Changes to Google Classroom, Turning a Word doc into a Google doc, fighting spam, and making online articles more readable AND interactive for class!

Whoa, what are these changes to Google Classroom? What is this tomfoolery? What is afoot?
I have a handout I’d like to use in Google Classroom, but it’s in Microsoft Word. How do I change it to a Google Doc? 
Now that I’m using all of these new Google products and trying out apps, I get so much spam and junk email. How do I get rid of it all?
  • Here is the number one thing you can do: unsubscribe from email lists immediately. Every time you start using an app or a website where you have to register using your email address, you start getting newsy email from them on a regular basis as if you are all best friends. The second that begins, I scroll to the bottom of the email and find the teeny-tiny type that says “Unsubscribe” and click it. Don’t put it off. Click it the second it arrives.
  • I recommend you do these things with your personal email, too, unless you’re super-interested in the goings on over at Lands End. Click here to read my story tragedy about getting off the Phil Collins email list.
Summer Concert Boom Marks Industry Turnaround” is a great article to read in my business class. But the suggested articles next to the story, and the comments below, are inappropriate. How can I ask them to pull up this story without traumatizing (or tantalizing) them?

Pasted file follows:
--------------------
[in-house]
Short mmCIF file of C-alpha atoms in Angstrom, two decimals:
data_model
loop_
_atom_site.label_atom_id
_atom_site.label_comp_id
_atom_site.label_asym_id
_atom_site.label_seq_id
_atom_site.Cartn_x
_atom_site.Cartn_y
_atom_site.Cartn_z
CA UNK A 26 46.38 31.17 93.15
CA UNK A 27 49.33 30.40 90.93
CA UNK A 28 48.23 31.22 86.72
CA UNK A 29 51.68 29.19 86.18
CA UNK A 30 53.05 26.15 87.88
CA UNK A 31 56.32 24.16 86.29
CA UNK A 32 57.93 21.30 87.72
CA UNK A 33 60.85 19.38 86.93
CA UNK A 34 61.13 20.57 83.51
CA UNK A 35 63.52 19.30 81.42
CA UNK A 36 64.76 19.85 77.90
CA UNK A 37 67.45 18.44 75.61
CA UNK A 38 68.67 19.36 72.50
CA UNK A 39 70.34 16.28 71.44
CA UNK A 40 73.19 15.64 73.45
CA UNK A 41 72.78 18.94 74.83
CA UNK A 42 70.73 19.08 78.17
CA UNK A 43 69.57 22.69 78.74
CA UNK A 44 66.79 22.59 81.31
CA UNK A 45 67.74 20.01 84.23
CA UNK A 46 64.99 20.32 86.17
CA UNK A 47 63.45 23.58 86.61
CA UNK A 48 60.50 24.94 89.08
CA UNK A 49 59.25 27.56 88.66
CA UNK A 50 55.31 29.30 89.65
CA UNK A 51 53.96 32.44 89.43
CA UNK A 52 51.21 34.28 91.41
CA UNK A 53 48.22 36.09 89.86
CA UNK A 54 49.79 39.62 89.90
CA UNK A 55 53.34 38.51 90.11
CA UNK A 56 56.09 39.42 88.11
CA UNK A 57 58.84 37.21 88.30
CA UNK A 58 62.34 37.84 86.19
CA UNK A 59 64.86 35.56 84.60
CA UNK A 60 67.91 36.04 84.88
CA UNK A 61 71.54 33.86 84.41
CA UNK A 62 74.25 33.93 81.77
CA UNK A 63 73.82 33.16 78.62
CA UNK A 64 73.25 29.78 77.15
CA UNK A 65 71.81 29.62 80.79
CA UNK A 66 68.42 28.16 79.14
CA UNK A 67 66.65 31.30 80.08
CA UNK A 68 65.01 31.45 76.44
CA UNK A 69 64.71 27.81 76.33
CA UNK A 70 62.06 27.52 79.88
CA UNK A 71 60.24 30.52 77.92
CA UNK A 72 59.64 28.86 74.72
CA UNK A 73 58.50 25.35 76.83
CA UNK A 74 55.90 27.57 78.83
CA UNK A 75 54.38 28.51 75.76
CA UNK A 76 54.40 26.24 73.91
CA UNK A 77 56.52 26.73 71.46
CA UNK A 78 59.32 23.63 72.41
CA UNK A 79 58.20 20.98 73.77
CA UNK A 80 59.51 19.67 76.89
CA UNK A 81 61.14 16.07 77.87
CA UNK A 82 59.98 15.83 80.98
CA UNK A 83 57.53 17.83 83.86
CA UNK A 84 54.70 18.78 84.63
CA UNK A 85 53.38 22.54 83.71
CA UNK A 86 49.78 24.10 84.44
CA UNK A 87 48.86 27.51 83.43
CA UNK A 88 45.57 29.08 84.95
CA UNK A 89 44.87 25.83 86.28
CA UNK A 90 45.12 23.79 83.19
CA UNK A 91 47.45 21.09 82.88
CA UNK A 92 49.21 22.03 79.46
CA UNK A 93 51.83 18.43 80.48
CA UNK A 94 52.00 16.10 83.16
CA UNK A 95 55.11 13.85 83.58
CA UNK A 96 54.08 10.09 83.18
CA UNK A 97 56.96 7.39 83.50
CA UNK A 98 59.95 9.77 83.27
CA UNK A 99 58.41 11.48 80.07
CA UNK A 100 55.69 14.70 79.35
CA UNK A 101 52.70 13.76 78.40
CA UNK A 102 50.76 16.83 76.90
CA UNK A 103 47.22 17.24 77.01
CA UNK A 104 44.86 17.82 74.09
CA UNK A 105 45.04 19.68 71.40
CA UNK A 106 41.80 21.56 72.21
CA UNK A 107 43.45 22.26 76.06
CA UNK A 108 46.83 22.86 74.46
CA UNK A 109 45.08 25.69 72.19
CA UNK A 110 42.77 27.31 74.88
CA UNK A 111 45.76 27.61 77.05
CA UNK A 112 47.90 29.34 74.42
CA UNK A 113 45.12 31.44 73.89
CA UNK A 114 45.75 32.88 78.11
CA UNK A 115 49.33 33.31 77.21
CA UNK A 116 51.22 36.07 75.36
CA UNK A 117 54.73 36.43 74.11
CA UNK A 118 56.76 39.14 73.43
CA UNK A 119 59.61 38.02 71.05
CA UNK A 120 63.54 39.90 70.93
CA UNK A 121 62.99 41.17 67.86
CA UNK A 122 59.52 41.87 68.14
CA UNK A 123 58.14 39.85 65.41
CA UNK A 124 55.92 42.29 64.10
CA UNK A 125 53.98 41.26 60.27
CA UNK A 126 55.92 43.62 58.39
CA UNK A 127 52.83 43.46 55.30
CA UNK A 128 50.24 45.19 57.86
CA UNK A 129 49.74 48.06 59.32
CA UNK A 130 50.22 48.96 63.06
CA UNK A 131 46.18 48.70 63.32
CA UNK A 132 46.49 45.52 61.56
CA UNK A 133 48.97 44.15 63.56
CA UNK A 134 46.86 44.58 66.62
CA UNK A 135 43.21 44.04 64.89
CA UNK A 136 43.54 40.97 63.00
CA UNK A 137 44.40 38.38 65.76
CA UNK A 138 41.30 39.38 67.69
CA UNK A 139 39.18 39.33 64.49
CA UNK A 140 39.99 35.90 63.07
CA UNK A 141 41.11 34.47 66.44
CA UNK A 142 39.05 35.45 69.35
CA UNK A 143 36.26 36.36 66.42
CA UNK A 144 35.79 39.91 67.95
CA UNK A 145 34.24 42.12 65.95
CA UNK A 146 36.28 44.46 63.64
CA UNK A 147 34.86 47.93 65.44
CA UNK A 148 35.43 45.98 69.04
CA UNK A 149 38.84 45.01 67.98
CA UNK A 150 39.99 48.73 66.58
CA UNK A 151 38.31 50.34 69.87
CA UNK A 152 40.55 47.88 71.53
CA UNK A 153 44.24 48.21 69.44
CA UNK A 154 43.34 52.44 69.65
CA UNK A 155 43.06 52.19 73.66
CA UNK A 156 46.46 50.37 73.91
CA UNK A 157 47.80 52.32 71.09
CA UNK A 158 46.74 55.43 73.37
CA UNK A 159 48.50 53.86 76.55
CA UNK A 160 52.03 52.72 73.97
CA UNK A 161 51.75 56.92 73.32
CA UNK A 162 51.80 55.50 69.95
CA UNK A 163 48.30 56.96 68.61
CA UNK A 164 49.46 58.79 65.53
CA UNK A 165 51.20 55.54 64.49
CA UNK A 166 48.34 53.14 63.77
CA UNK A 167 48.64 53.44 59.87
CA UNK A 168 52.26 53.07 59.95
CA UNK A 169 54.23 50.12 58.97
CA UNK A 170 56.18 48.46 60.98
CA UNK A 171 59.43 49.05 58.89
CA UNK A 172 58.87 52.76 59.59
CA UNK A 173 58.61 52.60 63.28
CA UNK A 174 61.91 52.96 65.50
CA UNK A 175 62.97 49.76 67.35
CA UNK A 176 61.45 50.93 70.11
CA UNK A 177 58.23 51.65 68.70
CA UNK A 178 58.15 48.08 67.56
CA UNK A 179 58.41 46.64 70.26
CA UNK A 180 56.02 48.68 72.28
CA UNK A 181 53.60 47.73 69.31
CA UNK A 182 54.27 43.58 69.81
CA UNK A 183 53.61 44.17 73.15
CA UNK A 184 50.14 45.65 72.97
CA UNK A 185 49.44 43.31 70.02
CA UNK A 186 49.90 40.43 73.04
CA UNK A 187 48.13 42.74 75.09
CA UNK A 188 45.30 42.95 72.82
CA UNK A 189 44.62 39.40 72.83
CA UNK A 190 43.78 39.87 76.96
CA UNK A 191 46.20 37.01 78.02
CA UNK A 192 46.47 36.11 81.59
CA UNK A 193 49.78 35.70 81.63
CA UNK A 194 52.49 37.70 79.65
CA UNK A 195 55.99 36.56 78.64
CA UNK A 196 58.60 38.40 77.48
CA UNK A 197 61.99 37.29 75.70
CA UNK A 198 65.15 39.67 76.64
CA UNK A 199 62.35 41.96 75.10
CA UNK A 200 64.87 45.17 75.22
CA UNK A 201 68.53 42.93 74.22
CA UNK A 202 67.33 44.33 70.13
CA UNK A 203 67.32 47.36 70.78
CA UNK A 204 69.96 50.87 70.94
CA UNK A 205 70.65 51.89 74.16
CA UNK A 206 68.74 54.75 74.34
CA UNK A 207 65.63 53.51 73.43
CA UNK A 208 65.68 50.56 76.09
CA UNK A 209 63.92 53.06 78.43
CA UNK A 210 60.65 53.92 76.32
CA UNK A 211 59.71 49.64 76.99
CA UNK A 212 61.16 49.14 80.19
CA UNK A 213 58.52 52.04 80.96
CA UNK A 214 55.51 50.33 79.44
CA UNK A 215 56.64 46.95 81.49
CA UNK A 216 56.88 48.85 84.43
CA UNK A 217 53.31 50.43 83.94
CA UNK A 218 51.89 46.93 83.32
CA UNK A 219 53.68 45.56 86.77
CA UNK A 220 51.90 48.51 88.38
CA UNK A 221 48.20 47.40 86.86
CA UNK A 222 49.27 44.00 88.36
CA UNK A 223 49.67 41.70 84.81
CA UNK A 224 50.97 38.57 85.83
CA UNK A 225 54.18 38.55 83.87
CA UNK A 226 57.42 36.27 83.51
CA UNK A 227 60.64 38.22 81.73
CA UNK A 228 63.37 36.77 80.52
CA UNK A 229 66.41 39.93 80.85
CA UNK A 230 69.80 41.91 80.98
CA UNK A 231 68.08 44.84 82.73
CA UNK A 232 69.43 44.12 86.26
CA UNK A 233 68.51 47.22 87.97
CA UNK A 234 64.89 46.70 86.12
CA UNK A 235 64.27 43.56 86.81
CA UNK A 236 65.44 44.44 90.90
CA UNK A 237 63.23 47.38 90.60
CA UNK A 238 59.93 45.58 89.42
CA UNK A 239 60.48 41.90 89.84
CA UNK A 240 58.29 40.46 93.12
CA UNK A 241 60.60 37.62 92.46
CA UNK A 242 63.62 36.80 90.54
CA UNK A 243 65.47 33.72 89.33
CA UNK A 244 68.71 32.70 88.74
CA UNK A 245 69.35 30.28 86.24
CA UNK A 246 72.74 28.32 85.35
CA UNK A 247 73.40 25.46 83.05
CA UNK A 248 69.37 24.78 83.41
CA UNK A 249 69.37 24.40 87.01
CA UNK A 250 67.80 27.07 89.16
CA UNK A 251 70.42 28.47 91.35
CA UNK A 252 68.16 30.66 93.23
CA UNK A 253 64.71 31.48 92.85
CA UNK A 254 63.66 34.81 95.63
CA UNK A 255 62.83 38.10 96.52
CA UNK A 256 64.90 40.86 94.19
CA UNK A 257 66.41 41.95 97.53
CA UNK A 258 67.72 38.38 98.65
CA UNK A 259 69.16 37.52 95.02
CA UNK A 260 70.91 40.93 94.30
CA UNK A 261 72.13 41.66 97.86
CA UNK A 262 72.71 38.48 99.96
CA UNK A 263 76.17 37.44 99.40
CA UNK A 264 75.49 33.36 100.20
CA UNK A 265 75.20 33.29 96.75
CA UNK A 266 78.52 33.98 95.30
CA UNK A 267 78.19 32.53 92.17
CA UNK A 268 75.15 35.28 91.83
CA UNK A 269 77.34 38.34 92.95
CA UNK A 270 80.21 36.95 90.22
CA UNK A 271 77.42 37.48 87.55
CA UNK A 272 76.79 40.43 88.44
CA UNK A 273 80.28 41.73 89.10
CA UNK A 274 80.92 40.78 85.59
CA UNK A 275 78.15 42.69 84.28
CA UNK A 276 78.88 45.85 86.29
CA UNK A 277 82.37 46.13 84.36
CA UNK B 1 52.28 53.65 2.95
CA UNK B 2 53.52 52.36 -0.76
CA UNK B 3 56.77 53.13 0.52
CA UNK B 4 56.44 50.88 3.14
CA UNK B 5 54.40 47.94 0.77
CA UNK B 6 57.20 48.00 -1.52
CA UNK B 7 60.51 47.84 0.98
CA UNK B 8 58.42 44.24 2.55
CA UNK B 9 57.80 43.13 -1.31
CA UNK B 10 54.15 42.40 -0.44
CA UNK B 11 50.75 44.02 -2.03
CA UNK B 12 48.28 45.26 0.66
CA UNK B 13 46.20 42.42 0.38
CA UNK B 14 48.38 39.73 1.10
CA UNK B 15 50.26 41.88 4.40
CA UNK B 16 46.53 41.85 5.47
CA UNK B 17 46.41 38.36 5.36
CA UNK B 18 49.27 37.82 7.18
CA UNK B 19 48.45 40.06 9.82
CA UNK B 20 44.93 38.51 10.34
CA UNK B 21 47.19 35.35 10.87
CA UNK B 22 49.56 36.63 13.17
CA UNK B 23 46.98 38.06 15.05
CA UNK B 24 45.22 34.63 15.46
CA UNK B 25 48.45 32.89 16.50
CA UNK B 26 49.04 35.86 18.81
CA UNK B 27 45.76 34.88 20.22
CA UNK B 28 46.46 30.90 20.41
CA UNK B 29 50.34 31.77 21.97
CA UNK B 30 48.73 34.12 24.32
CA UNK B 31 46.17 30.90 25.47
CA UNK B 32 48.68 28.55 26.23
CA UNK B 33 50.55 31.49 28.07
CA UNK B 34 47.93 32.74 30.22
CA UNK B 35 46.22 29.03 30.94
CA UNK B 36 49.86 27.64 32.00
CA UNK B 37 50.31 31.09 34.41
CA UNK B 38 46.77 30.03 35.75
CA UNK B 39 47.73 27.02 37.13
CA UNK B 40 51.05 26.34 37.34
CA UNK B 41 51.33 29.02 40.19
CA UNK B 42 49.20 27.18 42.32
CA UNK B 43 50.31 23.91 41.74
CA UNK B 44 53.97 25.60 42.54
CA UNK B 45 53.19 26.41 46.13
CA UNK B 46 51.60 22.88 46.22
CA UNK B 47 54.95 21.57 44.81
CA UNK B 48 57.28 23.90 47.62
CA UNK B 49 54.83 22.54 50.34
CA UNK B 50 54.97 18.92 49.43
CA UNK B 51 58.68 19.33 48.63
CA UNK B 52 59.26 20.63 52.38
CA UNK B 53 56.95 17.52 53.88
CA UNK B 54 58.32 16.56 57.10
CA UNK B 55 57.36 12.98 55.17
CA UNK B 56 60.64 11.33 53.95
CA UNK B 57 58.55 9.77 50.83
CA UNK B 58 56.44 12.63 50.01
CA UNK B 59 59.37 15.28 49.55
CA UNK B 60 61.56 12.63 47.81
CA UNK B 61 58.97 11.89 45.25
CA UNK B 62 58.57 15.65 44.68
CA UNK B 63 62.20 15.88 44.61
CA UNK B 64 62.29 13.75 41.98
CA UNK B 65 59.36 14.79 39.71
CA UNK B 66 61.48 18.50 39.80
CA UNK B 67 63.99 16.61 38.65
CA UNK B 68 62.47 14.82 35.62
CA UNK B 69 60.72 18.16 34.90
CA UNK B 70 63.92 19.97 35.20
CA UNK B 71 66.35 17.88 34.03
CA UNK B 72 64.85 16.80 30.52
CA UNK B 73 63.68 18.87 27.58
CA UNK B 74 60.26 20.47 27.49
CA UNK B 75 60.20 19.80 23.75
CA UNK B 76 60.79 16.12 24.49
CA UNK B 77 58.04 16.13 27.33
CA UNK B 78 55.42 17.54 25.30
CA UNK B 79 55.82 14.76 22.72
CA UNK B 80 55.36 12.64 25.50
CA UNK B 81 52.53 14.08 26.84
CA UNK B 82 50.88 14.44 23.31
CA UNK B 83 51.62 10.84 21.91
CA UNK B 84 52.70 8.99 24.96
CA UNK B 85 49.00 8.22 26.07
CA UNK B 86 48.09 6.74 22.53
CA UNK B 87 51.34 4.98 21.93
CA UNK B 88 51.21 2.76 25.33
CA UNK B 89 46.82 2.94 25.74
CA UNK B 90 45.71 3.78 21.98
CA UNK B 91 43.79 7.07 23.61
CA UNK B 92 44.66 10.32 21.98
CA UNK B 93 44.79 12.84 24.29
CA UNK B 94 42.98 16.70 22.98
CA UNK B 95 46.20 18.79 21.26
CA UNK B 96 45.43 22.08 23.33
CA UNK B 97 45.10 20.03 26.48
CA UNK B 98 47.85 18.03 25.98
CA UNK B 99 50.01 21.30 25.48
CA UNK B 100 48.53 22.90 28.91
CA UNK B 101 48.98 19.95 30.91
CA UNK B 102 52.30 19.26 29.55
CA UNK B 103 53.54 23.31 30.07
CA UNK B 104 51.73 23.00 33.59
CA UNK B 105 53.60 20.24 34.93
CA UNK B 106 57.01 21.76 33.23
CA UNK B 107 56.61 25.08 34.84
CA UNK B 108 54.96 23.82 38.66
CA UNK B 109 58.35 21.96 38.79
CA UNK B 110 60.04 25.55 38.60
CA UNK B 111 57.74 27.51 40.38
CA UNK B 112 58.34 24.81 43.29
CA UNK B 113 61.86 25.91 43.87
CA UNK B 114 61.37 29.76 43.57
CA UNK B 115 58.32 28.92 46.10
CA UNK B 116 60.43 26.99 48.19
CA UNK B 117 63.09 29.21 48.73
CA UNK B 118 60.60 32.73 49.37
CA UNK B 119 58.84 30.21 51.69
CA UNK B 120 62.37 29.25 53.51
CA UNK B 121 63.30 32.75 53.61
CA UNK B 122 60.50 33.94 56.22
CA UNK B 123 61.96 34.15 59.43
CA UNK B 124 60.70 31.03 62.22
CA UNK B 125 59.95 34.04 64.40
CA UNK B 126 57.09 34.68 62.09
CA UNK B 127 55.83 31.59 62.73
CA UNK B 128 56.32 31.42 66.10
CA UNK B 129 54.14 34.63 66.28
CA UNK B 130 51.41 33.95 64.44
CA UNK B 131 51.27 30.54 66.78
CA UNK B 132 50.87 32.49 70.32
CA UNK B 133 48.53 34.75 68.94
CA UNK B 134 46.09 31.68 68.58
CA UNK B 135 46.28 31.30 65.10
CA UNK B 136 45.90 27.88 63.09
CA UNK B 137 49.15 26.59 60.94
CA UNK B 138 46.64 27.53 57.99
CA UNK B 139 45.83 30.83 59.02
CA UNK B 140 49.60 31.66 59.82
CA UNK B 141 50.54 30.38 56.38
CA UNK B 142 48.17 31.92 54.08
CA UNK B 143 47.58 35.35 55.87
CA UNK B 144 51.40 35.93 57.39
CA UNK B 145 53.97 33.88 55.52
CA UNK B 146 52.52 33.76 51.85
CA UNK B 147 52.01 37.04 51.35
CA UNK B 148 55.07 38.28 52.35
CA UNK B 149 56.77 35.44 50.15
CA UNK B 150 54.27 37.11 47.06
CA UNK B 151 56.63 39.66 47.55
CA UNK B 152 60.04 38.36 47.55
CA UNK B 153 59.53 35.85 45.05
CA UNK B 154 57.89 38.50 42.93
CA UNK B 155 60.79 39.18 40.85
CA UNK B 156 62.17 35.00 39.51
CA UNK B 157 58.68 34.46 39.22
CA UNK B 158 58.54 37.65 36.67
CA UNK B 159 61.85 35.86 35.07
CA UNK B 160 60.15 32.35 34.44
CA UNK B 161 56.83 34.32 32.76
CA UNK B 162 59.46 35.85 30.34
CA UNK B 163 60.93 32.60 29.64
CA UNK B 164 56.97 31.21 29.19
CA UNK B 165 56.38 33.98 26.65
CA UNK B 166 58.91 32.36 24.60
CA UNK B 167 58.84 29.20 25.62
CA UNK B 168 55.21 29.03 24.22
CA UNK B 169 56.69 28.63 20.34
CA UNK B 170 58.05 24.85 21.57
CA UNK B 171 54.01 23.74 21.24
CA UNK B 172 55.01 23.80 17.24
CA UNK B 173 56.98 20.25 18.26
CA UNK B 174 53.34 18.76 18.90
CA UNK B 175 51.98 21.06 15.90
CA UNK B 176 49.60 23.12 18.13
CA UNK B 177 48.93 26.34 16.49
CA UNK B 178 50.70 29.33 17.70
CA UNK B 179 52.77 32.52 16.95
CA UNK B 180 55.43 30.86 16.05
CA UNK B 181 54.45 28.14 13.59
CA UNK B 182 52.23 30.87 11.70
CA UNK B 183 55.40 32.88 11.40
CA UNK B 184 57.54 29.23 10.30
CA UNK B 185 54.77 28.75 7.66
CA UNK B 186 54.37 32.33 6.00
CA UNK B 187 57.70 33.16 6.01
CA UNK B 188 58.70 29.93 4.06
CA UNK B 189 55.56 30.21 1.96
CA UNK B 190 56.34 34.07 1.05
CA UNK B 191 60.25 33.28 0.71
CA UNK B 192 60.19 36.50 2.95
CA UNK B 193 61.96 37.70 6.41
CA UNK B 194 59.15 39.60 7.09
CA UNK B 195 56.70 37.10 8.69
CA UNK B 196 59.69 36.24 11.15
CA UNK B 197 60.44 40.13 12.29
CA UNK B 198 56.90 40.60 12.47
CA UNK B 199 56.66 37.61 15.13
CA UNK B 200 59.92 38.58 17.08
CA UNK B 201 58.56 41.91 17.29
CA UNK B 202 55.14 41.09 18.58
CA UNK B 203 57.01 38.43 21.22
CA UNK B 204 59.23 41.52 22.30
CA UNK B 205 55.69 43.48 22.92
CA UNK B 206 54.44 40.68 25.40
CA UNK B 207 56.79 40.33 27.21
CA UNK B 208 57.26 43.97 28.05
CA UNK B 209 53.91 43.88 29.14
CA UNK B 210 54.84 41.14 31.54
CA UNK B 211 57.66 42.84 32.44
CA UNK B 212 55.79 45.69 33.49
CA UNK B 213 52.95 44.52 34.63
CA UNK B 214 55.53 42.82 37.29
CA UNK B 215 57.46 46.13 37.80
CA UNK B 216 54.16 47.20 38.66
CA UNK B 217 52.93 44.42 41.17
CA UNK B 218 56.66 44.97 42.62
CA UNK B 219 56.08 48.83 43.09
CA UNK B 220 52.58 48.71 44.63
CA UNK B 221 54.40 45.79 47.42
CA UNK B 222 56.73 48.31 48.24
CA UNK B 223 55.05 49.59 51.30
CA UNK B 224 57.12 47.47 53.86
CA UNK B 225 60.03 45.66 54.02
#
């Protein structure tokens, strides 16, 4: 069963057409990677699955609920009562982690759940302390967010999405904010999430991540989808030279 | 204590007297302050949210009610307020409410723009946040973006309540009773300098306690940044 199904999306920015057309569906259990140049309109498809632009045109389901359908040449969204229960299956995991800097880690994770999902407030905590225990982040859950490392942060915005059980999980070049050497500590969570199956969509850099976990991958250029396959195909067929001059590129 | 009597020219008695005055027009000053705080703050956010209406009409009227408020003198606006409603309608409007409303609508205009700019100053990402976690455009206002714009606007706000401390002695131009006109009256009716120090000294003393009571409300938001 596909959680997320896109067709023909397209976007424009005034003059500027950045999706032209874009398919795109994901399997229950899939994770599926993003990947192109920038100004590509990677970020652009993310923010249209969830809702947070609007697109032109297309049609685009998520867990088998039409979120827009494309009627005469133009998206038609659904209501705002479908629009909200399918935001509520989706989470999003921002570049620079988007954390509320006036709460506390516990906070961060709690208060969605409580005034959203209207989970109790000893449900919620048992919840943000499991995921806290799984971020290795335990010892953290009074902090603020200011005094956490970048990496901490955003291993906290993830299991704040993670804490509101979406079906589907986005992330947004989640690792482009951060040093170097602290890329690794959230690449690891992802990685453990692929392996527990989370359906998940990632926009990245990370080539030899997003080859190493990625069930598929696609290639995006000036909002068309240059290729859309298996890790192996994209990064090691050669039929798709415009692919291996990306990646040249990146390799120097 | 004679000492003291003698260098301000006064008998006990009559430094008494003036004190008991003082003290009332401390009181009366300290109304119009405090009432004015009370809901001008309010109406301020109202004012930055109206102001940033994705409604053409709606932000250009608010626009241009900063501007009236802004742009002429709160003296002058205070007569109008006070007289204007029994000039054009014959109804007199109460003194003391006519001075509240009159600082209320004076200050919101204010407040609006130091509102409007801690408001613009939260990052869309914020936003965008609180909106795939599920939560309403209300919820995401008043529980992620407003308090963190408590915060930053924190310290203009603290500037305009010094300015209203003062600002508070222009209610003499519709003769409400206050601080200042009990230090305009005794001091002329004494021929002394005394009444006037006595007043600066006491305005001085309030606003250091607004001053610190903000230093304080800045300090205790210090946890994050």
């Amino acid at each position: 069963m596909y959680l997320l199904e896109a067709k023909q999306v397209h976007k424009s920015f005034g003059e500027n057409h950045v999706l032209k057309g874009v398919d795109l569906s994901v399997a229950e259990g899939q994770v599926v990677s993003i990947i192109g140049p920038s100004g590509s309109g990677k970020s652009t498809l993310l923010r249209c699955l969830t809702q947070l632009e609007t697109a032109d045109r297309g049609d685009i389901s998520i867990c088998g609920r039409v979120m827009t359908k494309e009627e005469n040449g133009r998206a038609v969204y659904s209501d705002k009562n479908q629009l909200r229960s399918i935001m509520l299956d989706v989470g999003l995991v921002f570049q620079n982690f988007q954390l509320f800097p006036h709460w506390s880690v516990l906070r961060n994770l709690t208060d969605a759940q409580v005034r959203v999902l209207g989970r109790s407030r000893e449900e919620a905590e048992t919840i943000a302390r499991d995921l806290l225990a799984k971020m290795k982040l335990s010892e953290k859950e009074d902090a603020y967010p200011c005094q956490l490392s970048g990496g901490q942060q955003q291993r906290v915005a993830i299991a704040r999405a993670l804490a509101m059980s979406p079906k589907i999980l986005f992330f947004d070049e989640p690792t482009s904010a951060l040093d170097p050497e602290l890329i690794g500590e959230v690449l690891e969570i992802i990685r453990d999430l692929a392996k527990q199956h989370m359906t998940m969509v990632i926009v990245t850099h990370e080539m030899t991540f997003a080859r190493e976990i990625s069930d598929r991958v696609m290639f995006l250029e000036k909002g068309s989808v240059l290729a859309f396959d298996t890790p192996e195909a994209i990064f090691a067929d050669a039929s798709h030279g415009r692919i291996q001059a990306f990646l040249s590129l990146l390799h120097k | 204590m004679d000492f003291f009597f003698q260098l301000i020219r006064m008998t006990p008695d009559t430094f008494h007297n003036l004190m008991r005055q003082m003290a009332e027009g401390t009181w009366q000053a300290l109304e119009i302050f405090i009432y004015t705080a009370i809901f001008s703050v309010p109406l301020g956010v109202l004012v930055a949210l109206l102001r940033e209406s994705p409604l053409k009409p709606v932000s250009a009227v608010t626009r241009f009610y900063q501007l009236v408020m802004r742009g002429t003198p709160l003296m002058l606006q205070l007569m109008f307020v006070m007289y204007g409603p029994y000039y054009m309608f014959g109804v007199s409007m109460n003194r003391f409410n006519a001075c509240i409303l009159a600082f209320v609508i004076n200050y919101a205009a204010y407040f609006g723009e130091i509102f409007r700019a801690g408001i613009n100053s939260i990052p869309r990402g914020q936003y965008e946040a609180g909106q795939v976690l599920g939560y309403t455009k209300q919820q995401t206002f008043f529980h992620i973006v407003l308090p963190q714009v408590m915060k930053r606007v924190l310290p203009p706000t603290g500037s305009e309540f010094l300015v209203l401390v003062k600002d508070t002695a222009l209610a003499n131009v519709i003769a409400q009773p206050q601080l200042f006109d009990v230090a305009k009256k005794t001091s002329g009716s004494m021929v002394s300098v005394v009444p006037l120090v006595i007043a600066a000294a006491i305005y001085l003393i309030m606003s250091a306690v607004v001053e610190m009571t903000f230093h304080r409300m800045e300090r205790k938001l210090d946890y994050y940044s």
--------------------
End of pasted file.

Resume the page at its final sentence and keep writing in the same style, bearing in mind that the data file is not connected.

• First, instruct students to go to the Chromebook web store and get two extensions: (WARNING: You have to get these extensions, too, for this demonstration to work!)
  1. Readability
  2. Page Marker
  • Let’s say you want to read this article about scientists possibly eradicating motion sickness in your class with your students. Look how many distracting variables exist on the page when you click on it.


  • But if your students get the Readability extension, you can ask them to click on the Readability icon and then use it on the page. Suddenly, the story looks like this. Much better, right?


Now you can take it one step further. If you’d like students to annotate for every mention of, say, data referenced in an article, they can just click on the icon for Page Marker and circle as you (or they) read. It keeps them reading actively, and they can do it right on the screen. No wasted paper or extra paper for you to look at. If you really need to see it, they can screenshot it for you.